PhD Studentships currently available:
PhD in Plant Epigenetics and Regeneration
Four-year fully funded PhD position in the group of Dr Jie Song, at the Department of Life Sciences, Imperial College London
This project is focused on the investigation of regeneration at the chromatin level, in the model plant Arabidopsis. In a multicellular organism, cells are differentiated throughout development. The information of cell identity is heritable and is coded beyond the DNA sequence, e.g. by Polycomb-based chromatin modifications. In plants, however, this epigenetic memory can be wiped off and adults can regain stem cell properties to enable regeneration. The student will study the antagonistic mechanisms, silencing by Polycomb and gene reactivation by epigenetic reprogramming. The student will also develop novel tools to manipulate this process, which will be useful in both fundamental research and the biotechnology industry.
Informal inquiries are welcome and should be sent to Dr Song (email@example.com).
The candidate is normally expected to have a BSc degree at 2:1 level or better and a Masters degree at Merit level or better, by October 2018. Exceptional candidates without a Masters degree may be considered.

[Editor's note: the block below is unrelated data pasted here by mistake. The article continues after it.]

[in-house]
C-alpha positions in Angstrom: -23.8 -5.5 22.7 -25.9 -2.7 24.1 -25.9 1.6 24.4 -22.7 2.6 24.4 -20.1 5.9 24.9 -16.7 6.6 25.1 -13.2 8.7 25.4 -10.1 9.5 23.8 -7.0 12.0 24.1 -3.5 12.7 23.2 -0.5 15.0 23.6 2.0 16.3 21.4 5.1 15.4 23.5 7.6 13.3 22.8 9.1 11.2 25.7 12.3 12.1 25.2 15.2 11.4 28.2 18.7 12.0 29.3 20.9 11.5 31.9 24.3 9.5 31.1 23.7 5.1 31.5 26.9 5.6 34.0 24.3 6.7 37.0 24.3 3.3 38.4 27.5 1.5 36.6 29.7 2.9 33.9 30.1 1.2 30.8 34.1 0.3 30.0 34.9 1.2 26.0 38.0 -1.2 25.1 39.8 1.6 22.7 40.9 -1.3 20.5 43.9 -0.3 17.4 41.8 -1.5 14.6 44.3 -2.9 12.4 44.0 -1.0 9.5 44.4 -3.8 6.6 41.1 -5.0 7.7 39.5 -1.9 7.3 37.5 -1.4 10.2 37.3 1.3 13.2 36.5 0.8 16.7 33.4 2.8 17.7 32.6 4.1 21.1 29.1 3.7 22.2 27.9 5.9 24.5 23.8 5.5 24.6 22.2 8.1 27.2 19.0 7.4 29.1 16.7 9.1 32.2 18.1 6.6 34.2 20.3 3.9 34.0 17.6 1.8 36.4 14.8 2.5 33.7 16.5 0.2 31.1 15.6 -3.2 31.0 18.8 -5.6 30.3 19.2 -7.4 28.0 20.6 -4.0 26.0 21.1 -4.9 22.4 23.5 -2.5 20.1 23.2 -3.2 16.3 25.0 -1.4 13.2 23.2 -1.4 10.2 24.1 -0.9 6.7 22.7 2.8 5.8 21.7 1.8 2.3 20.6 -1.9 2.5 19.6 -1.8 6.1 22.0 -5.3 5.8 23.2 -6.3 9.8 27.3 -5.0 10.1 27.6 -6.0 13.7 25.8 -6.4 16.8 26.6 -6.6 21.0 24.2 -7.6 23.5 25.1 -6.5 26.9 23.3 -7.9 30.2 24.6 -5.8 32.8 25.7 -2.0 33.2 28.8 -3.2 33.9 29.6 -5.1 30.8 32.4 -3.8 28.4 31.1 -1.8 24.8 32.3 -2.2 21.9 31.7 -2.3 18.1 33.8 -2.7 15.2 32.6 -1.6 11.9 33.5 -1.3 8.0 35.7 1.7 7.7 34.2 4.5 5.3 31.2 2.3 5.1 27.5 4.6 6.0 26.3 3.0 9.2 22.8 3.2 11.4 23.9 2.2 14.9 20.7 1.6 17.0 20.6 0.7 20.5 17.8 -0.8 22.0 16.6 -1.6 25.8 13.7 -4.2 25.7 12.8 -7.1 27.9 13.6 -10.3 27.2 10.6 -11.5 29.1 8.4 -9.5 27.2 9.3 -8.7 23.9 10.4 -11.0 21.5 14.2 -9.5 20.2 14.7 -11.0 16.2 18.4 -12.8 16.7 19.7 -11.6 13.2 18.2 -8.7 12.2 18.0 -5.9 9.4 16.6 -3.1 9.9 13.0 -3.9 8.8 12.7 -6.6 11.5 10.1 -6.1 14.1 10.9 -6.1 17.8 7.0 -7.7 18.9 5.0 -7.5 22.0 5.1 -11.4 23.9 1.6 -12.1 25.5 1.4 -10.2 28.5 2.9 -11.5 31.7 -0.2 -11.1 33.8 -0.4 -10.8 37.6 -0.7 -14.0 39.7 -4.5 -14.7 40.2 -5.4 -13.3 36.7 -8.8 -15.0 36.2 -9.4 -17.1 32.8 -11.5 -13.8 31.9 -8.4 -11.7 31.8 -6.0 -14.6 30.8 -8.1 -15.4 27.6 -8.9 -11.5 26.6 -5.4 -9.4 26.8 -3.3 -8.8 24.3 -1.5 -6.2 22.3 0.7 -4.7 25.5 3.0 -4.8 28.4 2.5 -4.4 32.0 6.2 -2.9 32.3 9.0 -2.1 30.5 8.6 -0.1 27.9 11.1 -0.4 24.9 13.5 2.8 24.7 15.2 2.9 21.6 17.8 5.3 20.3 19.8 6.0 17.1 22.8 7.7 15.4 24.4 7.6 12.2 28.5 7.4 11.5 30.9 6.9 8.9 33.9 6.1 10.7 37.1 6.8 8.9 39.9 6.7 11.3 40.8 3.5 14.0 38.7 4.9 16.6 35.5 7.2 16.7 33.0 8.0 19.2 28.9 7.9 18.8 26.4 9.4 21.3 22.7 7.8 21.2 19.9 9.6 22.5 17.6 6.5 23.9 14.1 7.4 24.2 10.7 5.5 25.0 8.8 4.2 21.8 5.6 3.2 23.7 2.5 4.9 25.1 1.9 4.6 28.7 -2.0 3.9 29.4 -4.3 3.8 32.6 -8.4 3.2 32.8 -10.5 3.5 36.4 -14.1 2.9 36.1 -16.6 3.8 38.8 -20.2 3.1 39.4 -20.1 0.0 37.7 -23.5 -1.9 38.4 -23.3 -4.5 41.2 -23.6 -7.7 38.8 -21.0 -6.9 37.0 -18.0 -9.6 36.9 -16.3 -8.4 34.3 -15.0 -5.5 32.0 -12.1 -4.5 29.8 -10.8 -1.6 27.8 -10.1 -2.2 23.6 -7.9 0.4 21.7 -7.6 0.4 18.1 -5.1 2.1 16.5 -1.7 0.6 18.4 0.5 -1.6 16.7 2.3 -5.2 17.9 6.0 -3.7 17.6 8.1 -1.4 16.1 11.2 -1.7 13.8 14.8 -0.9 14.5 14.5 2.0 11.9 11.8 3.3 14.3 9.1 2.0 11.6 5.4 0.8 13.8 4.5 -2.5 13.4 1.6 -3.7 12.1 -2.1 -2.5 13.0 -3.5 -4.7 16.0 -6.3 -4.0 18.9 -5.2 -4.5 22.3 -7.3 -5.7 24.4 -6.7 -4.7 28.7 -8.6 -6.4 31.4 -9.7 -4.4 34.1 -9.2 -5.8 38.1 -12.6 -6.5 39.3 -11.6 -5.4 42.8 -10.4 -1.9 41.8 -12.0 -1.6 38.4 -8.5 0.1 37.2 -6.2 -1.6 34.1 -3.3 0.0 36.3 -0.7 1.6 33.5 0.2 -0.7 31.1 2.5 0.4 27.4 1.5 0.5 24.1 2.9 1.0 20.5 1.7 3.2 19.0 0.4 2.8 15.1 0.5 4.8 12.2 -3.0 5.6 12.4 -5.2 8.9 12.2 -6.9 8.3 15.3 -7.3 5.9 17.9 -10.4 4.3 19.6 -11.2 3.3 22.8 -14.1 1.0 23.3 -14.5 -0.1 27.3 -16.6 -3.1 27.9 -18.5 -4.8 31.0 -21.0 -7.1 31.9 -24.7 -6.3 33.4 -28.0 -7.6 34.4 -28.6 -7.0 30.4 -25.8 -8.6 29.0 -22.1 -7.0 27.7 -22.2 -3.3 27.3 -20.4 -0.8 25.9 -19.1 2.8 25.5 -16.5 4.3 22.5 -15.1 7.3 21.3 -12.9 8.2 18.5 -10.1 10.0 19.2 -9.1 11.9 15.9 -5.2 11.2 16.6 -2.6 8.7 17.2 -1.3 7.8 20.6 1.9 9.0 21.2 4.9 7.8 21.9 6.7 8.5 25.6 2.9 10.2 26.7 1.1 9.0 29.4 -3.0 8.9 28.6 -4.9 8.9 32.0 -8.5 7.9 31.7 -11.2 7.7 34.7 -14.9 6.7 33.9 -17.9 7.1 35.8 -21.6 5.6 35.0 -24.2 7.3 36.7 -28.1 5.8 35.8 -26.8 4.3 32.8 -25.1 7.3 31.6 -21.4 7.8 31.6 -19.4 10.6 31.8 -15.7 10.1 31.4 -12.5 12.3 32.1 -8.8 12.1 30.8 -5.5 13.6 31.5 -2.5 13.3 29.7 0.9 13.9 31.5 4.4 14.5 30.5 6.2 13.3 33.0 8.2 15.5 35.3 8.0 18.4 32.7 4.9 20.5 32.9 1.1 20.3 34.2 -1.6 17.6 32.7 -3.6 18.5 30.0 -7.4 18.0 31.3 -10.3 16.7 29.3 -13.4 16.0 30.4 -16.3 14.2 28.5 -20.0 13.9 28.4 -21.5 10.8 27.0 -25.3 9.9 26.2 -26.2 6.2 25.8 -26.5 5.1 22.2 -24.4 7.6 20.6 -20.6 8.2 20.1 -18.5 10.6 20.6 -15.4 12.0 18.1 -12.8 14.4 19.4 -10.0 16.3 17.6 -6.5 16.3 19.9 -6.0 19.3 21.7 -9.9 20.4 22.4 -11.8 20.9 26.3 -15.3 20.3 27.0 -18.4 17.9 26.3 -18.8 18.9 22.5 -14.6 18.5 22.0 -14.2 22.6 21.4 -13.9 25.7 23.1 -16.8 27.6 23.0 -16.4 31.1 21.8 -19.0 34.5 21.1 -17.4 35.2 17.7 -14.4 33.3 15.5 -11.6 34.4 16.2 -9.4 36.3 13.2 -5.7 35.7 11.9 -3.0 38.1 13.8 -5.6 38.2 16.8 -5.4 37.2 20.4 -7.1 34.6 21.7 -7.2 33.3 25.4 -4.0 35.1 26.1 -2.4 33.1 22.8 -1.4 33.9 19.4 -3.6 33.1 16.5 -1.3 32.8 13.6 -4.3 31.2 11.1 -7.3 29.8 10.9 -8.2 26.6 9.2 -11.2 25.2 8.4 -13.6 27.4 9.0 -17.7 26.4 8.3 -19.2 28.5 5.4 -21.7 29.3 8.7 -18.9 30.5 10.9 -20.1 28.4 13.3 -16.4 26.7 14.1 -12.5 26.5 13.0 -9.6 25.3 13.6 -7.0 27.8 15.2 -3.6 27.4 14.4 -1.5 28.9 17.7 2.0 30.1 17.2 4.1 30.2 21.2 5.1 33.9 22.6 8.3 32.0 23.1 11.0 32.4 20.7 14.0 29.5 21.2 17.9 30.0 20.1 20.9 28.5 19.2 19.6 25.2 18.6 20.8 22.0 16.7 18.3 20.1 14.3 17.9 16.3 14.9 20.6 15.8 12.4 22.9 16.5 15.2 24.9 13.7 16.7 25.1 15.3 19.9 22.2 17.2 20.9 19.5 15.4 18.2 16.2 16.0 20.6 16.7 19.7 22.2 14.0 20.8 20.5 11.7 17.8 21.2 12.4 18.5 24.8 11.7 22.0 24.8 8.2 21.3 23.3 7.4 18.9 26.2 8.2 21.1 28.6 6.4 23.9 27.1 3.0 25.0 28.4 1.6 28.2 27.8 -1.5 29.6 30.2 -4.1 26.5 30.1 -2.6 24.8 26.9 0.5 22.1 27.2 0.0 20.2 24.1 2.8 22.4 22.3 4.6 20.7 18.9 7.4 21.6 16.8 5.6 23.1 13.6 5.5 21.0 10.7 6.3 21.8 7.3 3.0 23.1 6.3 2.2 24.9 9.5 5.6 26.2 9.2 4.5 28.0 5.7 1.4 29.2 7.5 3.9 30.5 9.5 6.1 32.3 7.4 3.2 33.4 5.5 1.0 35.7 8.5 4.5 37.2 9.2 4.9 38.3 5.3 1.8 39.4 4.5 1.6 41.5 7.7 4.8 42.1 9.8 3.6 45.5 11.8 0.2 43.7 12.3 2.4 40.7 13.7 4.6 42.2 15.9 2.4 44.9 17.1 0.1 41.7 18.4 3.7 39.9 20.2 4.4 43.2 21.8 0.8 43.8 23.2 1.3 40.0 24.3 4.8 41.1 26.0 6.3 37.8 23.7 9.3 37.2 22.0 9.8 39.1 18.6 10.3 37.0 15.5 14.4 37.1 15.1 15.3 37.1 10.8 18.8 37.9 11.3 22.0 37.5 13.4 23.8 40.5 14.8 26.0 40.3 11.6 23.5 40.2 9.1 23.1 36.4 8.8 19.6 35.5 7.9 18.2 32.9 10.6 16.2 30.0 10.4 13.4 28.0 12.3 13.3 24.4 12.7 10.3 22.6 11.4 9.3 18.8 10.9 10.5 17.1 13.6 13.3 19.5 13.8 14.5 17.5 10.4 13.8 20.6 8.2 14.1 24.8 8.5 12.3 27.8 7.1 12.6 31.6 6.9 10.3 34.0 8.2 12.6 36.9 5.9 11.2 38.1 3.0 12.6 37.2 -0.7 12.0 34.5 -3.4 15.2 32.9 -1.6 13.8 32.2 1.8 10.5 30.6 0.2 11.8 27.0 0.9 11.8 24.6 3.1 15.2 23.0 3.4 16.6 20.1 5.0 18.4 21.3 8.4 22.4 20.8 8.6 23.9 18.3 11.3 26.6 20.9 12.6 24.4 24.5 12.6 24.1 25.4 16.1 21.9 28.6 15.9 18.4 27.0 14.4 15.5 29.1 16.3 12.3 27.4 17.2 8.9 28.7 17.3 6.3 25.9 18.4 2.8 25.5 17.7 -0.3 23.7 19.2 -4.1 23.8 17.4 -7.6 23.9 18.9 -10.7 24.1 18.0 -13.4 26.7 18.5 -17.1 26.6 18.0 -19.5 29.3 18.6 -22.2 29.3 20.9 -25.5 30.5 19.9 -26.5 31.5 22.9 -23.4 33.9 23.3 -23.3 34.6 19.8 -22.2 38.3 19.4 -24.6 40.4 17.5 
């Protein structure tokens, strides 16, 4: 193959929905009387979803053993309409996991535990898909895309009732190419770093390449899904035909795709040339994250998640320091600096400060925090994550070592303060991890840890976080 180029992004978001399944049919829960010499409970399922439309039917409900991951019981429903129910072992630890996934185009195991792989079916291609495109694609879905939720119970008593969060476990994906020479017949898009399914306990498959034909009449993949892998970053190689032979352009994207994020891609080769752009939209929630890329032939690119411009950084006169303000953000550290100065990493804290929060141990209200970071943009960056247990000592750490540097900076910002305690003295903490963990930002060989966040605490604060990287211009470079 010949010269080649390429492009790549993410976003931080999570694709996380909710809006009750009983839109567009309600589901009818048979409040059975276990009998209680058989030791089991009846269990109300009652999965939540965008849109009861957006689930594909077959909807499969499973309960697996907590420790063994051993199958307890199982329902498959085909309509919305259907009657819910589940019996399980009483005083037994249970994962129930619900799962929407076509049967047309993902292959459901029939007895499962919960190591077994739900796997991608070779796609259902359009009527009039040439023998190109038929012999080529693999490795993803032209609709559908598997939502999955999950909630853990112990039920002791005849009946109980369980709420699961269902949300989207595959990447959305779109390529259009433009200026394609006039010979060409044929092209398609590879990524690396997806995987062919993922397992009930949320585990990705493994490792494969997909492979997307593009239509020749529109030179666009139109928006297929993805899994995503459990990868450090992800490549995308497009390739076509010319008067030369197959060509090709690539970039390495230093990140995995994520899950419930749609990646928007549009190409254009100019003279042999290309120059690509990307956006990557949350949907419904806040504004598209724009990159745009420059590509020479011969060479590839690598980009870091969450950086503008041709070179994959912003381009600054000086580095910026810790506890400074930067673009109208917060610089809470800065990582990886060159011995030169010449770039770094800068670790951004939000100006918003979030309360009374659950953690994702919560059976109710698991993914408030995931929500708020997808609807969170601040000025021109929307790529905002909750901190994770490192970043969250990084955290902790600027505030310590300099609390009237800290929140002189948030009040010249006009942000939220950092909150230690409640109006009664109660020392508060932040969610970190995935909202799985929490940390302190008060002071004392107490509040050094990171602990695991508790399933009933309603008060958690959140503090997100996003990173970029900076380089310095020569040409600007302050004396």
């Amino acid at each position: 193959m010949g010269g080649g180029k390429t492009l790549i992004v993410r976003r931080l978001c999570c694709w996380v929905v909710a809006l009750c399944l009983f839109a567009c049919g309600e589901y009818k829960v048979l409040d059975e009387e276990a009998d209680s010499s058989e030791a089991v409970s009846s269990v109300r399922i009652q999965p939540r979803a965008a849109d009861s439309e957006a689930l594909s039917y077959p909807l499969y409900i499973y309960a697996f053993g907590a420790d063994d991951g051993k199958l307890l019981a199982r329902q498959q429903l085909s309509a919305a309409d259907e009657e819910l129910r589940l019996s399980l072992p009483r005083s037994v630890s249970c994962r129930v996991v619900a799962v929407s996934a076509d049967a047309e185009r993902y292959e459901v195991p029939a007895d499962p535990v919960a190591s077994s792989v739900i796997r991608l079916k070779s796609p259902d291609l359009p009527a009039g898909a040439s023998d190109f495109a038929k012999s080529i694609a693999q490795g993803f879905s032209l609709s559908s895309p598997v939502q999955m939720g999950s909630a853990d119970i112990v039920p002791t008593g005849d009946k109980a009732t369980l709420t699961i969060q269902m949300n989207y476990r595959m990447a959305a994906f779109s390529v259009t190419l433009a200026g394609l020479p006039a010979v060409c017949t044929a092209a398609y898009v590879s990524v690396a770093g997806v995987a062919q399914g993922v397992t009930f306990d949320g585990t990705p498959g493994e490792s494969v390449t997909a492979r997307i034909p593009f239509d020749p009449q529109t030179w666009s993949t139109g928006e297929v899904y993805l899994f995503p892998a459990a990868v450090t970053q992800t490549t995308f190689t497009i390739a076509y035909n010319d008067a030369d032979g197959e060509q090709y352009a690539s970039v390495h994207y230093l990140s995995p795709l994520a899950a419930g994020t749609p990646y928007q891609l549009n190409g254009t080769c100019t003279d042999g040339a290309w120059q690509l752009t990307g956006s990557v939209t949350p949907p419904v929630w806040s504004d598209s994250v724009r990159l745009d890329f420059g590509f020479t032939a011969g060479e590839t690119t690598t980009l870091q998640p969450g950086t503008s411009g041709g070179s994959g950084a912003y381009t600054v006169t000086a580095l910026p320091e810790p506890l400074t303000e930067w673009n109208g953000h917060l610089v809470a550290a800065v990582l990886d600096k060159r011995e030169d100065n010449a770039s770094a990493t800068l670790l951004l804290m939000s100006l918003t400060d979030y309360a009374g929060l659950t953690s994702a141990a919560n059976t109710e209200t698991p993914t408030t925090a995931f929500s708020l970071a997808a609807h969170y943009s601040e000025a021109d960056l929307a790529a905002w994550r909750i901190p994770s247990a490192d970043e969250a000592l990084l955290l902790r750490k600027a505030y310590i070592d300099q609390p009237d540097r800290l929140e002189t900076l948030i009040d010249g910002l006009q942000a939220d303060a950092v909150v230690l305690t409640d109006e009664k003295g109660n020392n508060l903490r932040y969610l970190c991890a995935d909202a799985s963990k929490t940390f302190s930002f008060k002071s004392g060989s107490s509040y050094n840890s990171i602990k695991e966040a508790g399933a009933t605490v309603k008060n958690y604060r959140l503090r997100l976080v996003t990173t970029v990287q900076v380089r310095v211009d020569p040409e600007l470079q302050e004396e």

How to apply:
Please email Dr Song (firstname.lastname@example.org) and include in your application:
• A cover letter
• Your CV
• All available transcripts
• Arrange for three references to be send directly from the referees
Applications are accepted until the position is filled.
The studentship is funded by the Royal Society. It will cover the cost of university fees at UK/EU rate (£4,195 p.a) and the student’s stipend (approx. £16,5K p.a.).
4 year iCASE PhD studentship On-Column Monitoring of Protein Purification by Spectroscopic Techniques
4 year iCASE PhD studentship
On-Column Monitoring of Protein Purification by Spectroscopic Techniques: Professor Bernadette Byrne and Professor Sergei Kazarian
Applications are invited for a 4 year iCASE PhD studentship position fully funded by the BBSRC and GSK and based in the Departments of Life Sciences and Chemical Engineering at Imperial College London.
Monoclonal antibodies (mAbs) represent effective therapies for the treatment of a range of chronic and life threating diseases including rheumatoid arthritis and cancer. However, the cost of production of therapeutic antibodies is significantly higher than small molecule drugs, mainly due to the complex isolation process which involves a very expensive Protein A affinity capture step.